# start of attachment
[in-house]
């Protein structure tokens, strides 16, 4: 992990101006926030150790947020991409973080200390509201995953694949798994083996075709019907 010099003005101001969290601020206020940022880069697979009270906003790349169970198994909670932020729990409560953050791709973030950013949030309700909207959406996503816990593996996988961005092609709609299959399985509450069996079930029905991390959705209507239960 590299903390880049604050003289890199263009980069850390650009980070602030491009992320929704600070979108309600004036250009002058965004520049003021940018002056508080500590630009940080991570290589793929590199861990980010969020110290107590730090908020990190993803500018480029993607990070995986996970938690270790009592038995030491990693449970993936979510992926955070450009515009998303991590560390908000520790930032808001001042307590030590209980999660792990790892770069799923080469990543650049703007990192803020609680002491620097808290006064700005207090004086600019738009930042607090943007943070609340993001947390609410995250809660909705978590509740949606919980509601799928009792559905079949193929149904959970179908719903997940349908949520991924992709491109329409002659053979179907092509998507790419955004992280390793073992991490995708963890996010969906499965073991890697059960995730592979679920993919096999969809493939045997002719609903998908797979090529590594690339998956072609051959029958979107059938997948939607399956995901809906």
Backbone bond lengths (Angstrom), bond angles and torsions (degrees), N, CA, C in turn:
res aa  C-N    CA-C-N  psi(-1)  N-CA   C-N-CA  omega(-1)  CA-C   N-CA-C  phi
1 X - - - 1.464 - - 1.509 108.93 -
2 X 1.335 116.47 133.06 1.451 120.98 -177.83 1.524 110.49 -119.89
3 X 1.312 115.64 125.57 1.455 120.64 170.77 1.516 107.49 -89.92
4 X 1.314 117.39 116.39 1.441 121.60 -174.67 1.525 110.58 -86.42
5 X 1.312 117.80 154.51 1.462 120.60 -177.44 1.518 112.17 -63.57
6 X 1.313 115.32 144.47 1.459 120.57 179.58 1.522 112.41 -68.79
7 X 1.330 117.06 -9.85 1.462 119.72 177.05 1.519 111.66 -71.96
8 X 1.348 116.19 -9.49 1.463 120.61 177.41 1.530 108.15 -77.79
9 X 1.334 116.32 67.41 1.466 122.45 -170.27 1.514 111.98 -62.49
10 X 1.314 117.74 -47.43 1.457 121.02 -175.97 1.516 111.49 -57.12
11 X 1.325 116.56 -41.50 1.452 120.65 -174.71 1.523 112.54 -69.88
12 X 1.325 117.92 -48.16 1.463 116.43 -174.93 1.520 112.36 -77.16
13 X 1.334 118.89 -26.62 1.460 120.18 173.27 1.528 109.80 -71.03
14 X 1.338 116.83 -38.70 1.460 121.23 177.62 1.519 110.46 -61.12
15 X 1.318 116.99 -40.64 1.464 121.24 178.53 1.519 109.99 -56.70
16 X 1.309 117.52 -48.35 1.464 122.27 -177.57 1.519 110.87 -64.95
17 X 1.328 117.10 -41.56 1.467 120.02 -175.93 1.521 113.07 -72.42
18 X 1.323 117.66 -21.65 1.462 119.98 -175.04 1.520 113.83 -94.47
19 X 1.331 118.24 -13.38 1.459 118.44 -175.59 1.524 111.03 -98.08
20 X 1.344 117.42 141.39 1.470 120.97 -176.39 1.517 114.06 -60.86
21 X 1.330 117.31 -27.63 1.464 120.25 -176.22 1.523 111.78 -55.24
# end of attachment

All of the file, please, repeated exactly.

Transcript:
[in-house]
């Protein structure tokens, strides 16, 4: 992990101006926030150790947020991409973080200390509201995953694949798994083996075709019907 010099003005101001969290601020206020940022880069697979009270906003790349169970198994909670932020729990409560953050791709973030950013949030309700909207959406996503816990593996996988961005092609709609299959399985509450069996079930029905991390959705209507239960 590299903390880049604050003289890199263009980069850390650009980070602030491009992320929704600070979108309600004036250009002058965004520049003021940018002056508080500590630009940080991570290589793929590199861990980010969020110290107590730090908020990190993803500018480029993607990070995986996970938690270790009592038995030491990693449970993936979510992926955070450009515009998303991590560390908000520790930032808001001042307590030590209980999660792990790892770069799923080469990543650049703007990192803020609680002491620097808290006064700005207090004086600019738009930042607090943007943070609340993001947390609410995250809660909705978590509740949606919980509601799928009792559905079949193929149904959970179908719903997940349908949520991924992709491109329409002659053979179907092509998507790419955004992280390793073992991490995708963890996010969906499965073991890697059960995730592979679920993919096999969809493939045997002719609903998908797979090529590594690339998956072609051959029958979107059938997948939607399956995901809906």
Backbone bond lengths (Angstrom), bond angles and torsions (degrees), N, CA, C in turn:
res aa  C-N    CA-C-N  psi(-1)  N-CA   C-N-CA  omega(-1)  CA-C   N-CA-C  phi
1 X - - - 1.464 - - 1.509 108.93 -
2 X 1.335 116.47 133.06 1.451 120.98 -177.83 1.524 110.49 -119.89
3 X 1.312 115.64 125.57 1.455 120.64 170.77 1.516 107.49 -89.92
4 X 1.314 117.39 116.39 1.441 121.60 -174.67 1.525 110.58 -86.42
5 X 1.312 117.80 154.51 1.462 120.60 -177.44 1.518 112.17 -63.57
6 X 1.313 115.32 144.47 1.459 120.57 179.58 1.522 112.41 -68.79
7 X 1.330 117.06 -9.85 1.462 119.72 177.05 1.519 111.66 -71.96
8 X 1.348 116.19 -9.49 1.463 120.61 177.41 1.530 108.15 -77.79
9 X 1.334 116.32 67.41 1.466 122.45 -170.27 1.514 111.98 -62.49
10 X 1.314 117.74 -47.43 1.457 121.02 -175.97 1.516 111.49 -57.12
11 X 1.325 116.56 -41.50 1.452 120.65 -174.71 1.523 112.54 -69.88
12 X 1.325 117.92 -48.16 1.463 116.43 -174.93 1.520 112.36 -77.16
13 X 1.334 118.89 -26.62 1.460 120.18 173.27 1.528 109.80 -71.03
14 X 1.338 116.83 -38.70 1.460 121.23 177.62 1.519 110.46 -61.12
15 X 1.318 116.99 -40.64 1.464 121.24 178.53 1.519 109.99 -56.70
16 X 1.309 117.52 -48.35 1.464 122.27 -177.57 1.519 110.87 -64.95
17 X 1.328 117.10 -41.56 1.467 120.02 -175.93 1.521 113.07 -72.42
18 X 1.323 117.66 -21.65 1.462 119.98 -175.04 1.520 113.83 -94.47
19 X 1.331 118.24 -13.38 1.459 118.44 -175.59 1.524 111.03 -98.08
20 X 1.344 117.42 141.39 1.470 120.97 -176.39 1.517 114.06 -60.86
21 X 1.330 117.31 -27.63 1.464 120.25 -176.22 1.523 111.78 -55.24